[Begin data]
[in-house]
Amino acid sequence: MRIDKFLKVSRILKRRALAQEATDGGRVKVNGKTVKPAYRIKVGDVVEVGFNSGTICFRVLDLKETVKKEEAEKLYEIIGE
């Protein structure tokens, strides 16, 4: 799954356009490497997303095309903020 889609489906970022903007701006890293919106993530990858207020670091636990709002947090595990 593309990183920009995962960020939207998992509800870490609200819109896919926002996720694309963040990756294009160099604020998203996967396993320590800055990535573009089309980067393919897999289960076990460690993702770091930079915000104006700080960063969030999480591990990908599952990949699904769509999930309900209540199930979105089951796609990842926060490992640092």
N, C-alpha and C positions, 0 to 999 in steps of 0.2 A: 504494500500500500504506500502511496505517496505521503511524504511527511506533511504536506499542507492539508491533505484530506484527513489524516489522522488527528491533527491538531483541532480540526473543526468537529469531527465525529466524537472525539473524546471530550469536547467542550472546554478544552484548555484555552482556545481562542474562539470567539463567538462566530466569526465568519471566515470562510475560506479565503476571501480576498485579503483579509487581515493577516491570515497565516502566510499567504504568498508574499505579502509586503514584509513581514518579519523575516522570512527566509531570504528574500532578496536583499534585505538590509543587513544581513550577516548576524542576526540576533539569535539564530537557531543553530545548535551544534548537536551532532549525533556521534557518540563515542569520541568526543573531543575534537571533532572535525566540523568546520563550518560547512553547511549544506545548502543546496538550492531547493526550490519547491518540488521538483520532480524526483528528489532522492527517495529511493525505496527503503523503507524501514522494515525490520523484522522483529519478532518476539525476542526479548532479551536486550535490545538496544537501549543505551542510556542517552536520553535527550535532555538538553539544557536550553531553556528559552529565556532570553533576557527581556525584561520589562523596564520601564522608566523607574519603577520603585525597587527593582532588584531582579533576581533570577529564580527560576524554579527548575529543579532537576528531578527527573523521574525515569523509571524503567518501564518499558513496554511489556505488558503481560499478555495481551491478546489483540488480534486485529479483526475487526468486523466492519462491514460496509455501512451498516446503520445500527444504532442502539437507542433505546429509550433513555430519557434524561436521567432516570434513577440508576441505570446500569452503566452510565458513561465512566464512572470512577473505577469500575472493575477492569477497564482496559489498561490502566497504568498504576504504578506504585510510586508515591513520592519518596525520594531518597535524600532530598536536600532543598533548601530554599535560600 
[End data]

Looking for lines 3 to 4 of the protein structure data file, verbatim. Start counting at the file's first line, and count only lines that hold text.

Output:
């Protein structure tokens, strides 16, 4: 799954356009490497997303095309903020 889609489906970022903007701006890293919106993530990858207020670091636990709002947090595990 593309990183920009995962960020939207998992509800870490609200819109896919926002996720694309963040990756294009160099604020998203996967396993320590800055990535573009089309980067393919897999289960076990460690993702770091930079915000104006700080960063969030999480591990990908599952990949699904769509999930309900209540199930979105089951796609990842926060490992640092």
N, C-alpha and C positions, 0 to 999 in steps of 0.2 A: 504494500500500500504506500502511496505517496505521503511524504511527511506533511504536506499542507492539508491533505484530506484527513489524516489522522488527528491533527491538531483541532480540526473543526468537529469531527465525529466524537472525539473524546471530550469536547467542550472546554478544552484548555484555552482556545481562542474562539470567539463567538462566530466569526465568519471566515470562510475560506479565503476571501480576498485579503483579509487581515493577516491570515497565516502566510499567504504568498508574499505579502509586503514584509513581514518579519523575516522570512527566509531570504528574500532578496536583499534585505538590509543587513544581513550577516548576524542576526540576533539569535539564530537557531543553530545548535551544534548537536551532532549525533556521534557518540563515542569520541568526543573531543575534537571533532572535525566540523568546520563550518560547512553547511549544506545548502543546496538550492531547493526550490519547491518540488521538483520532480524526483528528489532522492527517495529511493525505496527503503523503507524501514522494515525490520523484522522483529519478532518476539525476542526479548532479551536486550535490545538496544537501549543505551542510556542517552536520553535527550535532555538538553539544557536550553531553556528559552529565556532570553533576557527581556525584561520589562523596564520601564522608566523607574519603577520603585525597587527593582532588584531582579533576581533570577529564580527560576524554579527548575529543579532537576528531578527527573523521574525515569523509571524503567518501564518499558513496554511489556505488558503481560499478555495481551491478546489483540488480534486485529479483526475487526468486523466492519462491514460496509455501512451498516446503520445500527444504532442502539437507542433505546429509550433513555430519557434524561436521567432516570434513577440508576441505570446500569452503566452510565458513561465512566464512572470512577473505577469500575472493575477492569477497564482496559489498561490502566497504568498504576504504578506504585510510586508515591513520592519518596525520594531518597535524600532530598536536600532543598533548601530554599535560600 